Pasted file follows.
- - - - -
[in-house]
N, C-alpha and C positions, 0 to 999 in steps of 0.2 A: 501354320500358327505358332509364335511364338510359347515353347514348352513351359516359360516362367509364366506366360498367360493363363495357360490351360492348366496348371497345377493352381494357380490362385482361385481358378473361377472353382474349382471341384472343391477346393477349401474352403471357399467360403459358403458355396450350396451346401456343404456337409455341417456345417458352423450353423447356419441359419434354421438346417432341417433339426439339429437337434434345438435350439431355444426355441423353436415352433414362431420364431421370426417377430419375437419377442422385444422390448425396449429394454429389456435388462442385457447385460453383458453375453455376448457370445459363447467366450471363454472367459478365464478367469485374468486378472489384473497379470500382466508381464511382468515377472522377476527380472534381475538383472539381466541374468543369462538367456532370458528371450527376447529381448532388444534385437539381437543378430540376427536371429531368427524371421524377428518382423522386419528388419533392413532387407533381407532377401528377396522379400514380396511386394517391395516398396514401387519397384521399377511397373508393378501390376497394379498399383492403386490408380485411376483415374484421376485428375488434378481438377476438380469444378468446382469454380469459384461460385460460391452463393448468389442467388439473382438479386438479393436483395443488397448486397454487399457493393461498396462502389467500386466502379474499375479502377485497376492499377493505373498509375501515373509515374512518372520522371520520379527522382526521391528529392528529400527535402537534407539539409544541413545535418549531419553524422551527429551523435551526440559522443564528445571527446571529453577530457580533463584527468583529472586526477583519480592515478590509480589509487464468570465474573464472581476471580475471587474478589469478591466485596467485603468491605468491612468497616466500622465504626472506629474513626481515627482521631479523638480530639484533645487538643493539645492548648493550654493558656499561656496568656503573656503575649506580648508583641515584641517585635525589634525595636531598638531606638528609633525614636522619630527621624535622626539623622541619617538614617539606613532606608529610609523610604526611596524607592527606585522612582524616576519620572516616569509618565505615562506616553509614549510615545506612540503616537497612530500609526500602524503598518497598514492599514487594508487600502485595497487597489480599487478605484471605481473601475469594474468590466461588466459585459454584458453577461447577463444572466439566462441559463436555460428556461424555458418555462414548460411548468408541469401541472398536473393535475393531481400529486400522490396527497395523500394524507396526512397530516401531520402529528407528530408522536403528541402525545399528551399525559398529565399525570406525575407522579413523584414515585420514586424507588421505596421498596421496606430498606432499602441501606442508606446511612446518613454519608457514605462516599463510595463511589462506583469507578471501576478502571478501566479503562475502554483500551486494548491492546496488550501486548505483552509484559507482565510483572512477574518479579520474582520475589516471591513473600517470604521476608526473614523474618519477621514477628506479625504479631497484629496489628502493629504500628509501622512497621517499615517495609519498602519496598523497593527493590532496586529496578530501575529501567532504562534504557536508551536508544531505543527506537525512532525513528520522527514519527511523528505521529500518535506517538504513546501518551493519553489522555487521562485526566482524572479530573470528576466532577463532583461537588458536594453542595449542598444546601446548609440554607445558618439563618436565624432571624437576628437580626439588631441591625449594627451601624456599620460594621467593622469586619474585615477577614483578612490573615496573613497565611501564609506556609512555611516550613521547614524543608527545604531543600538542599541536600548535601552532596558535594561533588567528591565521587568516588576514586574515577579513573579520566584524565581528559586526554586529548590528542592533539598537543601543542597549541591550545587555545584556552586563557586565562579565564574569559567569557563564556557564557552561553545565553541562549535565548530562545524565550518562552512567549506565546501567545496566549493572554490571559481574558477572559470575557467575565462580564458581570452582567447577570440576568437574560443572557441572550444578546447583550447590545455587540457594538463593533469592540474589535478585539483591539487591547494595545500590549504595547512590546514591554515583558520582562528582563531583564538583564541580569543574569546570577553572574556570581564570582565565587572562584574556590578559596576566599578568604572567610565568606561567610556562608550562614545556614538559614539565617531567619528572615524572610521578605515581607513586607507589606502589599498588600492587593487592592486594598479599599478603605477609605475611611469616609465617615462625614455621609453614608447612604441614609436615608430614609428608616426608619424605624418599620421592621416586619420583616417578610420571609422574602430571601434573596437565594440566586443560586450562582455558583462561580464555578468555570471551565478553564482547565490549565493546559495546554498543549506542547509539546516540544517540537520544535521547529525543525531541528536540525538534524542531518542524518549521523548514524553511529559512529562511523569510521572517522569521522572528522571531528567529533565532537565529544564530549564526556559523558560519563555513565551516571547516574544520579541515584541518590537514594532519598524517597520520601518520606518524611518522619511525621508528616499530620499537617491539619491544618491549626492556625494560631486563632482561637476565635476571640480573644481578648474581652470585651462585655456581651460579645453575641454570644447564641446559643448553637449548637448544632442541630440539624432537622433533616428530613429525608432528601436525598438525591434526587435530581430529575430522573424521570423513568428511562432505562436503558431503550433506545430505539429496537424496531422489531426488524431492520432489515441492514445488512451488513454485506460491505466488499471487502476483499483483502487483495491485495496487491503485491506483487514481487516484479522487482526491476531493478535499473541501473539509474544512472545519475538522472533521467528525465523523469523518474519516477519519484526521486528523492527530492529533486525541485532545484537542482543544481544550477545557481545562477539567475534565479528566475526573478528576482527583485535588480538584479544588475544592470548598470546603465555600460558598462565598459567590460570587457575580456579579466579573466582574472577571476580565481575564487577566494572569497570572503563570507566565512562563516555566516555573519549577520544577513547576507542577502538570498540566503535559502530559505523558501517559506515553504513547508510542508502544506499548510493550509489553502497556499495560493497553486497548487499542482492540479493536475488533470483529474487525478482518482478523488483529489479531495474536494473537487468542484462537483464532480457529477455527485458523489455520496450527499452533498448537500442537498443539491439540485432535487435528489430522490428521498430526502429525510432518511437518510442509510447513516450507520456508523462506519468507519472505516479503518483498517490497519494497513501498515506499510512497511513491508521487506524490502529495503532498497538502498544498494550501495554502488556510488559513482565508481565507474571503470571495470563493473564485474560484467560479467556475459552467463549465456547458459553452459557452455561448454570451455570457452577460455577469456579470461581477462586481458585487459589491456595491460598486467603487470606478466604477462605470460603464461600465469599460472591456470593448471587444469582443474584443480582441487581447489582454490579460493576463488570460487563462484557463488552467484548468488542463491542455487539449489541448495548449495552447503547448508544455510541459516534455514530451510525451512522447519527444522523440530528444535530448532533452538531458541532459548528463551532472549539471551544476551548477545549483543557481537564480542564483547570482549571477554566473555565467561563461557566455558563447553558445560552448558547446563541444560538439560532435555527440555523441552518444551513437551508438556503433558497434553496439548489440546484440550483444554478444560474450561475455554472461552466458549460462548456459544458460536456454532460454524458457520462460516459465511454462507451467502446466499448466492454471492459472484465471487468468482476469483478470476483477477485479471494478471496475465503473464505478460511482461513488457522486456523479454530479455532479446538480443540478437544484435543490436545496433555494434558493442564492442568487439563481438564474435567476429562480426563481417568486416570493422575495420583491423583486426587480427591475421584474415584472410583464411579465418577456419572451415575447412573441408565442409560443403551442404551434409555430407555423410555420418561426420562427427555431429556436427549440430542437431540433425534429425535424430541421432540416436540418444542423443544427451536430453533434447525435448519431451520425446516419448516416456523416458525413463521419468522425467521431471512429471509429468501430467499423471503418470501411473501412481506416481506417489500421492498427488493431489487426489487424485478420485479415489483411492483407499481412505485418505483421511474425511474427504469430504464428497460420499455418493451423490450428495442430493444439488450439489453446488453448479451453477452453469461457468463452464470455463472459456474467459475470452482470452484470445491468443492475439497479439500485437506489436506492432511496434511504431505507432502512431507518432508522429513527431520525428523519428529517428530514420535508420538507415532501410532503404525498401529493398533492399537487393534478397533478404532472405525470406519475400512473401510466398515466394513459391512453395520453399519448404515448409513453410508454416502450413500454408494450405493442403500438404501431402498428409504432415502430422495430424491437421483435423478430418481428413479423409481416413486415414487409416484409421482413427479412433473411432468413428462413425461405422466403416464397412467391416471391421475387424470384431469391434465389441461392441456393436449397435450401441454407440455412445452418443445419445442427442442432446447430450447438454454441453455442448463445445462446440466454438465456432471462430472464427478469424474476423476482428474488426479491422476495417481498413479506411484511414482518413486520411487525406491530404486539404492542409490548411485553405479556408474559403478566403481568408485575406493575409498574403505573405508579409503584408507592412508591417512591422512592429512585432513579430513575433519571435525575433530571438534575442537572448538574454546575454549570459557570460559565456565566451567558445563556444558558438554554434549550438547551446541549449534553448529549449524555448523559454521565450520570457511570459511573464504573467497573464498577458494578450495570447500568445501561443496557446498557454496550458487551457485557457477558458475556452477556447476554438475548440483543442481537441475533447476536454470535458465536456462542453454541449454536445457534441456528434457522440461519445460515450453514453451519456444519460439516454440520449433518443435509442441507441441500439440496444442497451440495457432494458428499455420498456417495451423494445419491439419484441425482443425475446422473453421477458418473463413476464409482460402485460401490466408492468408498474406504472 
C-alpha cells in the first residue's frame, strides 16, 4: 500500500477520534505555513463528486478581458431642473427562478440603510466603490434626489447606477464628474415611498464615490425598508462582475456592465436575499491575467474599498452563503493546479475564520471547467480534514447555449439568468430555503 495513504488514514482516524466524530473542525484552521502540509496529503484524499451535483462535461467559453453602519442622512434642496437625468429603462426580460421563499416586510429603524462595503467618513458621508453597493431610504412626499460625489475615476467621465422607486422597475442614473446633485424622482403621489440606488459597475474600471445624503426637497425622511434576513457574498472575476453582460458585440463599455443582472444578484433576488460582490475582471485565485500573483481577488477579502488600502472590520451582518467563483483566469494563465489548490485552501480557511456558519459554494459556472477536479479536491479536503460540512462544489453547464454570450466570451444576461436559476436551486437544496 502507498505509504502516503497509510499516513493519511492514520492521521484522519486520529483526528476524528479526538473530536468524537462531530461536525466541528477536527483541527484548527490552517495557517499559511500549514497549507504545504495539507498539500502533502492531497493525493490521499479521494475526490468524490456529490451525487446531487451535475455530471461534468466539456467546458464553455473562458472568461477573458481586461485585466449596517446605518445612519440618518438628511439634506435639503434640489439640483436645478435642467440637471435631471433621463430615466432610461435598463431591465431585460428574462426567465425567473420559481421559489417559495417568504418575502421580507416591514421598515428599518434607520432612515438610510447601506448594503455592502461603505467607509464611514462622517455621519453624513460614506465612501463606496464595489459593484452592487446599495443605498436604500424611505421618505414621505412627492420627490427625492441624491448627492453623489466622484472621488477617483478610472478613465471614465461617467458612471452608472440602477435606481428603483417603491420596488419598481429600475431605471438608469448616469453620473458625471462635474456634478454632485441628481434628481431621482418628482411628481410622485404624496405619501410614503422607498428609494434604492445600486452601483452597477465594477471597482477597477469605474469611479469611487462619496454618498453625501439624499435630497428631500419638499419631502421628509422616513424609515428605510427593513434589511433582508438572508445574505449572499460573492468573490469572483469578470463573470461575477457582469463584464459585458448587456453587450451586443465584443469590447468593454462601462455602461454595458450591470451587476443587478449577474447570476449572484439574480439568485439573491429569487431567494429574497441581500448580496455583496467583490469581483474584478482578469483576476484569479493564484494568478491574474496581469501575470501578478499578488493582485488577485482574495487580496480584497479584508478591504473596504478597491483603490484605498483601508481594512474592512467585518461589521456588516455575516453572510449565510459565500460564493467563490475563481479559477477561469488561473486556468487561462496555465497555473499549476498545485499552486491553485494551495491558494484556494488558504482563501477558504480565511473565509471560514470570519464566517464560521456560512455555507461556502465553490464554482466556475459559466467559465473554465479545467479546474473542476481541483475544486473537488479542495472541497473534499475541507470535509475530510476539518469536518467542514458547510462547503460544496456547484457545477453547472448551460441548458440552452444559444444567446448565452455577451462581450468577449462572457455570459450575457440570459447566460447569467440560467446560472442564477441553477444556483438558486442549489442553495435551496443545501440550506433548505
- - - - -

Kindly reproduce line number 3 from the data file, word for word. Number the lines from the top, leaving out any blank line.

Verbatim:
C-alpha cells in the first residue's frame, strides 16, 4: 500500500477520534505555513463528486478581458431642473427562478440603510466603490434626489447606477464628474415611498464615490425598508462582475456592465436575499491575467474599498452563503493546479475564520471547467480534514447555449439568468430555503 495513504488514514482516524466524530473542525484552521502540509496529503484524499451535483462535461467559453453602519442622512434642496437625468429603462426580460421563499416586510429603524462595503467618513458621508453597493431610504412626499460625489475615476467621465422607486422597475442614473446633485424622482403621489440606488459597475474600471445624503426637497425622511434576513457574498472575476453582460458585440463599455443582472444578484433576488460582490475582471485565485500573483481577488477579502488600502472590520451582518467563483483566469494563465489548490485552501480557511456558519459554494459556472477536479479536491479536503460540512462544489453547464454570450466570451444576461436559476436551486437544496 502507498505509504502516503497509510499516513493519511492514520492521521484522519486520529483526528476524528479526538473530536468524537462531530461536525466541528477536527483541527484548527490552517495557517499559511500549514497549507504545504495539507498539500502533502492531497493525493490521499479521494475526490468524490456529490451525487446531487451535475455530471461534468466539456467546458464553455473562458472568461477573458481586461485585466449596517446605518445612519440618518438628511439634506435639503434640489439640483436645478435642467440637471435631471433621463430615466432610461435598463431591465431585460428574462426567465425567473420559481421559489417559495417568504418575502421580507416591514421598515428599518434607520432612515438610510447601506448594503455592502461603505467607509464611514462622517455621519453624513460614506465612501463606496464595489459593484452592487446599495443605498436604500424611505421618505414621505412627492420627490427625492441624491448627492453623489466622484472621488477617483478610472478613465471614465461617467458612471452608472440602477435606481428603483417603491420596488419598481429600475431605471438608469448616469453620473458625471462635474456634478454632485441628481434628481431621482418628482411628481410622485404624496405619501410614503422607498428609494434604492445600486452601483452597477465594477471597482477597477469605474469611479469611487462619496454618498453625501439624499435630497428631500419638499419631502421628509422616513424609515428605510427593513434589511433582508438572508445574505449572499460573492468573490469572483469578470463573470461575477457582469463584464459585458448587456453587450451586443465584443469590447468593454462601462455602461454595458450591470451587476443587478449577474447570476449572484439574480439568485439573491429569487431567494429574497441581500448580496455583496467583490469581483474584478482578469483576476484569479493564484494568478491574474496581469501575470501578478499578488493582485488577485482574495487580496480584497479584508478591504473596504478597491483603490484605498483601508481594512474592512467585518461589521456588516455575516453572510449565510459565500460564493467563490475563481479559477477561469488561473486556468487561462496555465497555473499549476498545485499552486491553485494551495491558494484556494488558504482563501477558504480565511473565509471560514470570519464566517464560521456560512455555507461556502465553490464554482466556475459559466467559465473554465479545467479546474473542476481541483475544486473537488479542495472541497473534499475541507470535509475530510476539518469536518467542514458547510462547503460544496456547484457545477453547472448551460441548458440552452444559444444567446448565452455577451462581450468577449462572457455570459450575457440570459447566460447569467440560467446560472442564477441553477444556483438558486442549489442553495435551496443545501440550506433548505